Hot to swap blown-out driver's seat upholstery from a donor passenger seat

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Hot to swap blown-out driver's seat upholstery from a donor passenger seat

Postby mcphoto » Mon Apr 15, 2024 9:15 am

This applies to my '97 R50 with manual, non-heated cloth seats. Interchangeable parts (IE, that can fit on either seat) are the lower upholstery, pad and metal seat pan (as a complete assembly); the seat-back upholstery; the seat-back foam pad; the headrest; and the two headrest guides (the guides are unique left-and-right - the left guide has the latching lock for the headrest post). Allow a couple hours, but it's a very satisfying repair and is pretty easy.

You don't need hog-ring pliers for this gig; sockets, screwdrivers, trim tool, and a c-clamp is handy. If you replace the seat-back fabric, you'll need two zip-ties, 6-8" (or hog rings if you have the pliers).

Check out your interior - missing any trim pieces? Are the plastic front seat recliner handles in place or have they fallen off? How's the armrest pad on the console? Headrests and sun visors OK? Need any trim clips from behind the door panels? Identify any little extras you might want to grab from the donor vehicle.

At the junk yard - remove the donor passenger seat. You don't need to strip any of the plastic trim from the seat sides yet; from the back seat area, remove the plastic trim covers over the mounting bolts. The sides of these wrap around, you spread them out a bit with your fingers, then pry the covers up. The cover next to the console is a tight fit but you'll eventually pop it off. Remove the two 14mm bolts. They may be tight, a small breaker bar could be handy here.

In front, there are no trim covers, just two 14mm bolts to remove. The passenger seat has no wiring connections (on my manual-seat '97), ease it out of the passenger door.

Remove the driver's seat from your vehicle - same drill as the passenger seat, two plastic covers and four bolts. Lean the seat back and disconnect the seatbelt warning detector harness.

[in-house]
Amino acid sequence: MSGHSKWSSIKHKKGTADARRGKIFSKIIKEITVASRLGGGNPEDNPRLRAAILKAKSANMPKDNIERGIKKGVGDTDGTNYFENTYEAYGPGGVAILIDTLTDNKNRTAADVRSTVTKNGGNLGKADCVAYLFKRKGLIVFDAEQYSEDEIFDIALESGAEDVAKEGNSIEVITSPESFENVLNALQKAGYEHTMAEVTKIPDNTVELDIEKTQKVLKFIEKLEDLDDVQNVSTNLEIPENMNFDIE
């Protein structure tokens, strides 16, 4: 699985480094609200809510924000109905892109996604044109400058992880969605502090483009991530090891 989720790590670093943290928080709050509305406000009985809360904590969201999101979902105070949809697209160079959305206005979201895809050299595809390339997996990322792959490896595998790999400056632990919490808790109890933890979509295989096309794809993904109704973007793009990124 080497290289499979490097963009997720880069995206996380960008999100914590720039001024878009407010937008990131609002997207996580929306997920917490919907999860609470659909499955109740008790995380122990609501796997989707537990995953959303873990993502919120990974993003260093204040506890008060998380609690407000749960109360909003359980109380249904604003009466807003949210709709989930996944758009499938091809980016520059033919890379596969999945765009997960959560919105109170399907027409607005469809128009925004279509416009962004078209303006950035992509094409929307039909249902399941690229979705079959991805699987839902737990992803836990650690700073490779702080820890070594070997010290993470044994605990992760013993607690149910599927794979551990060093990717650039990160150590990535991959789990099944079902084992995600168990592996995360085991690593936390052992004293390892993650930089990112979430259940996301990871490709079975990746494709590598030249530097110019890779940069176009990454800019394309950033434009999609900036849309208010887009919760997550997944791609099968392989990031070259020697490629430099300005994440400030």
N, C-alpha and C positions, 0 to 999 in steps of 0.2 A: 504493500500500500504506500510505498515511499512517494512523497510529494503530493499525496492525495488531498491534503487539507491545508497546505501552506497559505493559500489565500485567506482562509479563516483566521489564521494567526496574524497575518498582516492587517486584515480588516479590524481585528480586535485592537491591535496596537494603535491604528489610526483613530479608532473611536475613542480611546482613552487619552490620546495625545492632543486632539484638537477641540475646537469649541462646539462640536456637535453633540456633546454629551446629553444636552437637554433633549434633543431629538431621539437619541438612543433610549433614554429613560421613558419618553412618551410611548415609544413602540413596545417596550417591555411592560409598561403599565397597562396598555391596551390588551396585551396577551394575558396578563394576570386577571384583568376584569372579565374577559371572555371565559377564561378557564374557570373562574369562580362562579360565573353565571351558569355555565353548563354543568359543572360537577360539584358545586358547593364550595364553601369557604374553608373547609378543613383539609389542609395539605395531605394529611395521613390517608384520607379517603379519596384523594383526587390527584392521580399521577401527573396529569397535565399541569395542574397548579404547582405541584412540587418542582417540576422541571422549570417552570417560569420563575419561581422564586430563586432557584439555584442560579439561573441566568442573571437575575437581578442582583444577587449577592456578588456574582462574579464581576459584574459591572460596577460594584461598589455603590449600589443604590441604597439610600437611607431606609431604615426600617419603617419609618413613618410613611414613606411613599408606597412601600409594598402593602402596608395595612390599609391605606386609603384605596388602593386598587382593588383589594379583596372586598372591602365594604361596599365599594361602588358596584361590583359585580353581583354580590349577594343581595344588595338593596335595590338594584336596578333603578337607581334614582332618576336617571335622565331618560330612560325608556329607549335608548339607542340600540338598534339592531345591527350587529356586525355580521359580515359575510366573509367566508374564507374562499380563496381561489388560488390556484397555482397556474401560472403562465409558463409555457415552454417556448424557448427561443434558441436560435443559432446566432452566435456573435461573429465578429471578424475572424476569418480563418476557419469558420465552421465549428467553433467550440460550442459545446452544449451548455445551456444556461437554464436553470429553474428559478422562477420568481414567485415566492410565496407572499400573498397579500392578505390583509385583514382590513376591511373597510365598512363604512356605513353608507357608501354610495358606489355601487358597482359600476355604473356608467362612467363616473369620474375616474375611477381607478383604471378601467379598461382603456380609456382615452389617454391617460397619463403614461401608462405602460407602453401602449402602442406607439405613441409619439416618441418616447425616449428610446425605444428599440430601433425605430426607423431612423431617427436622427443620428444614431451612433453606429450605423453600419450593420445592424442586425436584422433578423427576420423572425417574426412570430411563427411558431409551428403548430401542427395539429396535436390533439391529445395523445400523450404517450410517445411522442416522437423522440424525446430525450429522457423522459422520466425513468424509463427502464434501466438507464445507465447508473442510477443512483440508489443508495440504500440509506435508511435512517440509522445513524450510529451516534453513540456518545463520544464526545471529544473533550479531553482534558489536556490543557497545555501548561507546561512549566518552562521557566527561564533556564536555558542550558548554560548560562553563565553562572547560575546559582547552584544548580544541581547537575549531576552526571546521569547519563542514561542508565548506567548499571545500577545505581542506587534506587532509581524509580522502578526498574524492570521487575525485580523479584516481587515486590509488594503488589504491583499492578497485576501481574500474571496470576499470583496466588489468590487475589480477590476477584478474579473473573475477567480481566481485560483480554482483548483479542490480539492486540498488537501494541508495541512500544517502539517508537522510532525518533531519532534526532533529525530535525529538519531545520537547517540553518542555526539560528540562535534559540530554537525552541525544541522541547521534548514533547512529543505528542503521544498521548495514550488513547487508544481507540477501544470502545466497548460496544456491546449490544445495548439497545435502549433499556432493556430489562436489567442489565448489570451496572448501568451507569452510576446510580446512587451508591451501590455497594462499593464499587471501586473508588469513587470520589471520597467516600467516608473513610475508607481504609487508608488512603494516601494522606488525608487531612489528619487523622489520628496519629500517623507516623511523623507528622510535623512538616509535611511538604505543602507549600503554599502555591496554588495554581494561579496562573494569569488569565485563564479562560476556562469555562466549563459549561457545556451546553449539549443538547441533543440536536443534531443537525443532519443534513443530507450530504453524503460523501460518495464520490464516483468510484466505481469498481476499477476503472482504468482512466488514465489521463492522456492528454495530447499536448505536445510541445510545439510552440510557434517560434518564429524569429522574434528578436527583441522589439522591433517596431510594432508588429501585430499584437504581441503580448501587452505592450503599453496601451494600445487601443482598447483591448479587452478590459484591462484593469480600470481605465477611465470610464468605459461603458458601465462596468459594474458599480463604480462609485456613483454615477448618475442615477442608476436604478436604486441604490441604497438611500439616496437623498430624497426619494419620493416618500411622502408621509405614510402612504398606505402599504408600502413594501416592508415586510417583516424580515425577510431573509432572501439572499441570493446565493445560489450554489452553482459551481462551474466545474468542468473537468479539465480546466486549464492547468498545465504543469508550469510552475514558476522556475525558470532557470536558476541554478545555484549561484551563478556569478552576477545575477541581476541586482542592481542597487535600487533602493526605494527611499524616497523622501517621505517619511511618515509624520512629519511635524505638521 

Move the driver's seat to a clean bench (cover it with a towel/etc). Remove the recliner handle (one phillips screw) and the right and left side trims (2 philips each). Remove the head rest if you're replacing the seat back upholstery. If your head rest is stuck, it means the post is rusty (no idea how it gets rusty in there), but the headrest guide sleeves are plastic - drip just-about-anything down the post guides (don't get it on the fabric). I used a few drops of WD40 dry-lube, soap or window cleaner would probably work fine. Pull the headrest out.

Flip the seat over. The cable for the fore-aft control cable is attached to the seat pan with a plastic loop - use a trim tool to pop it free. Remove the seat belt wiring connector (take a pic or make a note of how it loops around the seat frame). Remove the four 12mm bolts and pull the complete seat pan/pad/fabric assembly out.

If you're replacing the seat back upholstery as well, set the seat upright and clamp it to the table edge with a c-clamp or bar clamp (to hold it upright and stable). Look at where the fabric loops under the bottom. There are two plastic rails that connect the front and back of the fabric sleeve together like two interlocking "U" shapes. Slide them back and forth to loosen any dust and grit in them. Now you have to pry them apart. Start one end with a flat-blade screwdriver, and eventually you can "peel" them apart. Basically you "open up one of the U-shapes" and work them loose, they're pretty flexible.

Slide the upholstery sleeve up over the foam - compress the side bolster foam with your hands and work the fabric up over them. Midway-up, you'll encounter two hog rings that attach the fabric to the seat frame. Cut these or pry them loose (you can just replace them with zip-ties later, you don't need hog rings or pliers).

Now remove the headrest guides. These will not come out with the headrest installed, but it's got to be removed anyway. Slide your hand up under the foam from behind the seat; aiming for the bottom of the headrest guides - there's a metal plate back there to get your hand under. If you have big hands, get your wife or a kid. There's nothing sharp under there, but you will get a rusty orange hand!